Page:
• cricsand on January 3, 2010, 15:45 GMT

    Aren't the aussies and the proteas supposed to be better on playing green tops? What happened? OR they are just flat track bullies too?

  • crownprince4u on January 3, 2010, 15:45 GMT

    I do not understand why do people criticise Ricky so much? Every captain makes a mistake. Just because he has not got the same class as he had before does not mean we criticise him for making wrong decisions and call him over-confident. He still is no doubt the best batsman in the world and his record speaks out loud. In regards to SRT_Jammy_Dada_VVS_and_Anil_legends comment: I do not think conditions were anywhere near the same as they were in Headingly. SRT, Dravid and in fact any batsman would struggle to go into double figures in conditions like that and against pace attack of Pakistan. Australia are still a strong force in all form of cricket. Pakistan have had a fantastic day but tomorrow is another day and Aussies could utilise the conditions and Pakistanis could make it easier by playing the wrong shots ... The game is far from over. Full credit to Pakistani bowlers as well as expecting anything from Aussie bowlers and Ricky's mind. Lets see day 2 :)

  • phoenix_29 on January 3, 2010, 14:58 GMT

    Well when ur the most successful player in the history of tests...i guess u can give him some leeway.....people tend to comment a bit early than usual,ITS only the 1st Innings,&,Pakistan will also have to face the music tomorrow,the overhead conditions also played a vital part today as the ball seaming & swinging for more than 40 overs,don't u remember the TRINIDAD TEST of 1995,when AUSTRALIA made 128 & 105 (47/36Overs),WEST INDIES 136 & 1/98 (60/21 Overs),only difference is that that was in TRINIDAD (W.Indies wanted to level the series,& they got it) this is SCG (HOME VENUE for AUSTRALIA).....One dayers were still going on,i dont think its a matter of technique as much as it is a question of temperament,SHOT by HUGHES,PONTING,HUSSEY,HADDIN...PRO AGGRESSIVE... not really called for in the TEST ARENA.....

  • Celtics24 on January 3, 2010, 14:48 GMT

    Ok so captain courageous won the toss and batted on a green top. This was obviously a mistake with an inexperienced opening combination, neither of whom would've opened on such a surface before, especially Watson. But ok...fair enough, now there's a chance for batsmen to grind out a gritty innings for the team, class should show in difficult conditions, right?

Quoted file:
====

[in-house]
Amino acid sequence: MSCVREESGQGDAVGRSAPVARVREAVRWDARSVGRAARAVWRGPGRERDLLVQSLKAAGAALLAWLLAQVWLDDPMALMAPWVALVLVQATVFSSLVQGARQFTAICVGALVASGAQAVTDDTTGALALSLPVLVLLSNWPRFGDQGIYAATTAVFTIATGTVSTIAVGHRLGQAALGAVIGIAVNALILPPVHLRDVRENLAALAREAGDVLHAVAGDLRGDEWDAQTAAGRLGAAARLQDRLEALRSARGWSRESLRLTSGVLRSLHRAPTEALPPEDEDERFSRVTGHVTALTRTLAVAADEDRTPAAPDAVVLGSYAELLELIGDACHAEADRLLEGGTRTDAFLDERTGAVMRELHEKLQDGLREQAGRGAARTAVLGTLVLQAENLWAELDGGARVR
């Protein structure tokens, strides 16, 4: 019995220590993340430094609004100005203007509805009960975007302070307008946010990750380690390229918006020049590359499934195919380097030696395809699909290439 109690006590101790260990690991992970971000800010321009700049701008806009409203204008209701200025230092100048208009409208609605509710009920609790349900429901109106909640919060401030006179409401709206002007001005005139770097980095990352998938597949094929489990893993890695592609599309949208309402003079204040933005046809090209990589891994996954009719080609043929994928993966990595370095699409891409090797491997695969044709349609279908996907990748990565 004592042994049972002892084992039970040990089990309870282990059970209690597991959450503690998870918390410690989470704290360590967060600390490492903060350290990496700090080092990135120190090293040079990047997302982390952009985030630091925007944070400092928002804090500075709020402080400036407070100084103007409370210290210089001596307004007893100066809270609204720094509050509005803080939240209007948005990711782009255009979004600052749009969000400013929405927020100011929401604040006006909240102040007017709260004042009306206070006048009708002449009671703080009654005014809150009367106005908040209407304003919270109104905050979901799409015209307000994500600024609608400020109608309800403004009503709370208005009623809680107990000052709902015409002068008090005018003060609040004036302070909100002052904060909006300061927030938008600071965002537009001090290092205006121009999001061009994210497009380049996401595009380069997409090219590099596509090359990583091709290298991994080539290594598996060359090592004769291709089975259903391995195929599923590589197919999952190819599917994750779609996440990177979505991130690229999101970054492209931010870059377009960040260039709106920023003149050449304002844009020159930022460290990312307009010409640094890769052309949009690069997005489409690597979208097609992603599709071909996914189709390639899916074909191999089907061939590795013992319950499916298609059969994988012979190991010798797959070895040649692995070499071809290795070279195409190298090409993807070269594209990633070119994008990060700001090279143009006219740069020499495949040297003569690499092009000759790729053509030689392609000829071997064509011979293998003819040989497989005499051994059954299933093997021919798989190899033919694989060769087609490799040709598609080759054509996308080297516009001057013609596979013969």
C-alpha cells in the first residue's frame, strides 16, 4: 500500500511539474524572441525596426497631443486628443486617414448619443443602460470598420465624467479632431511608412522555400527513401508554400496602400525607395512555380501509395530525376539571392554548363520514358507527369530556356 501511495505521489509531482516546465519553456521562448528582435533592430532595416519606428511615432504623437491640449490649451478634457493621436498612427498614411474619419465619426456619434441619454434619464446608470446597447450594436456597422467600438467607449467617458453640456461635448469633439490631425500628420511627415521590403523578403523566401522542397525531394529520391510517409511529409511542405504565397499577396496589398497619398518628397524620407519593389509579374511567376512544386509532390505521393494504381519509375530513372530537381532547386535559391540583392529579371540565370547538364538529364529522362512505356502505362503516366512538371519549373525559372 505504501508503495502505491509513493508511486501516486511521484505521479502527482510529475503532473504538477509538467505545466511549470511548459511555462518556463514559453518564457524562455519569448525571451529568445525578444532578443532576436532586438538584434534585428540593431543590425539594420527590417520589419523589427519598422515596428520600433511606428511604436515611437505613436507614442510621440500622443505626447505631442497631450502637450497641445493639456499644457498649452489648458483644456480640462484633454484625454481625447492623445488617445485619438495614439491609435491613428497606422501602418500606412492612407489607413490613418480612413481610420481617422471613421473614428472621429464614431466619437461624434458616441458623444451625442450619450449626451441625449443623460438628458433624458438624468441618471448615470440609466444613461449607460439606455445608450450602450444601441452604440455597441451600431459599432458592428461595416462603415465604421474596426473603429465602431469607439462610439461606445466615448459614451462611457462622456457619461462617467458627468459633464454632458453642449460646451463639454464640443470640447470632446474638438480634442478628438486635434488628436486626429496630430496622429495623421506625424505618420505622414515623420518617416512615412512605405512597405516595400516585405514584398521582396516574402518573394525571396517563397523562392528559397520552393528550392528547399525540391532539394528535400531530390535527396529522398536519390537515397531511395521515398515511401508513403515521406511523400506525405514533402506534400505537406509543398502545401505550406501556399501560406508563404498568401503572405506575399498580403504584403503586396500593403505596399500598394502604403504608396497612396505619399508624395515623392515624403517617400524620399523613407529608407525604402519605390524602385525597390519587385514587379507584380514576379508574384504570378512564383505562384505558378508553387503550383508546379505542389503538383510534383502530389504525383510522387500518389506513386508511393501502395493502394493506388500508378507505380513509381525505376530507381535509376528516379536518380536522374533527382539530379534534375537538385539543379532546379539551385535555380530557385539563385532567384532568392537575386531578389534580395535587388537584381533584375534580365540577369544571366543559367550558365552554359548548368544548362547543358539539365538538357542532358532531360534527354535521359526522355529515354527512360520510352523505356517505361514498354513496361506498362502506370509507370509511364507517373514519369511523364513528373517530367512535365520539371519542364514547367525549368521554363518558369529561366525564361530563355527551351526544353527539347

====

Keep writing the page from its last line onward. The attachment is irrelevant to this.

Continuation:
So Ponting comes out at 1/2 and first ball he plays THAT shot. It was the most irresponsible and selfish shot I've ever seen. A shot trying to prove his manhood and win a personal battle to show the world what a man he is and has no weakness vs the short ball. When what was required from the captain was a gritty team orientated innings to guide his team to safety and see off the new ball. That's now 9 times in the last year and a bit he's been out hooking, and his stats are terrible during that period. he needs to wake up.

    Let me also add before my characters run out, great bowling from the pakistanis, especially asif!

  • Aussieicon91 on January 3, 2010, 14:23 GMT

    Brisbane 2002 was a greentop. End of the days play, Australia 350/2 ft Hayden 180 n/o & Ponting 120.. Just ask Nassar Hussain. ;)

  • Jarr30 on January 3, 2010, 14:11 GMT

    This proves that Ponting is horrible captain....But I guess the Aussie media hails him as the best, which is not true. Ponting in the past had Hayden,Langer,Gilly & in-form Hussey. My GRANDFATHER would captain this team and win...BUT...all these players are not there and Ponting should wake to reality. This also proves that Ponting is Flat track bully and can't handle raw pace. Maybe Aussie might need somebody like Tendulkar or Lara to bat on this kind of pitch.

  • chokkashokka on January 3, 2010, 13:48 GMT

    Goes to show the complacency and arrogance of Ricky Ponting. Its this false sense of bravado that might do him in this time. He walks out without the arm guard, he plays the pull shot as if to make a statement - all very selfish foolish bravado where sane heads needed to prevail. He needs to realize this Austalian team is a very average team talentwise but one that has a tremendous amount of fight and grit - and that should be the strength that he plays to. I hope Pakistan don't crumble and go on to score big in the first innings - would love to see how Ponting reacts. It should make for a gripping contest. Ponting needs a healthy dose of humility and who better to serve it in good measure than this Pakistan team which is coming from a loss. This has the makings of classic test match.